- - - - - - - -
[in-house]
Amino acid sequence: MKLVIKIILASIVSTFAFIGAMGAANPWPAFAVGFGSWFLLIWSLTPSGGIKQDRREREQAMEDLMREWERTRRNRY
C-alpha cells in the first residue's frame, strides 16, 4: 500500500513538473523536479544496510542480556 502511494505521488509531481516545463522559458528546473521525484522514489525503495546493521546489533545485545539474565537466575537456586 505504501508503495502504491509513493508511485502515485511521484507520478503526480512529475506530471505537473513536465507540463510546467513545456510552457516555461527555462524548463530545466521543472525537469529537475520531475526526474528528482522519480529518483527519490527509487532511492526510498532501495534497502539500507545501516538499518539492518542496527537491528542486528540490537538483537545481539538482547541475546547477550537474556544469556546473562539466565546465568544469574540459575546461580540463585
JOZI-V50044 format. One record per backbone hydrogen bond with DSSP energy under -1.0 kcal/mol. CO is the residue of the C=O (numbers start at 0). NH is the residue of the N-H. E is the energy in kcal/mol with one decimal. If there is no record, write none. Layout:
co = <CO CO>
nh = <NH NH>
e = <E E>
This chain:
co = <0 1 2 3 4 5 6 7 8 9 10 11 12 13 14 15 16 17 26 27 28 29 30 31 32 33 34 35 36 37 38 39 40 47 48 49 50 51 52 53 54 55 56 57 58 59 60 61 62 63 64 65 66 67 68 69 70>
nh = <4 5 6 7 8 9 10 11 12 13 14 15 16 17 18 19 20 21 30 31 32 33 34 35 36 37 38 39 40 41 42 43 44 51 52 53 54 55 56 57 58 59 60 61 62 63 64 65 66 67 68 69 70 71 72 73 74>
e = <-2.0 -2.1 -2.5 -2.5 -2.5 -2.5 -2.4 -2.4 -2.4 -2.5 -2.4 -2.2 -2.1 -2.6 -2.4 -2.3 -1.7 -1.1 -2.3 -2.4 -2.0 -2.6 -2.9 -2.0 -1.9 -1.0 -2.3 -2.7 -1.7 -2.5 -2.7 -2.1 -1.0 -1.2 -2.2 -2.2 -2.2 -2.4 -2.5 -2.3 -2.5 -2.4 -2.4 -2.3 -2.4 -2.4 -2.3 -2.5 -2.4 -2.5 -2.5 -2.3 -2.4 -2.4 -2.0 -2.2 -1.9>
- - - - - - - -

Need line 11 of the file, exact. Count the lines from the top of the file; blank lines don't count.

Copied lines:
e = <-2.0 -2.1 -2.5 -2.5 -2.5 -2.5 -2.4 -2.4 -2.4 -2.5 -2.4 -2.2 -2.1 -2.6 -2.4 -2.3 -1.7 -1.1 -2.3 -2.4 -2.0 -2.6 -2.9 -2.0 -1.9 -1.0 -2.3 -2.7 -1.7 -2.5 -2.7 -2.1 -1.0 -1.2 -2.2 -2.2 -2.2 -2.4 -2.5 -2.3 -2.5 -2.4 -2.4 -2.3 -2.4 -2.4 -2.3 -2.5 -2.4 -2.5 -2.5 -2.3 -2.4 -2.4 -2.0 -2.2 -1.9>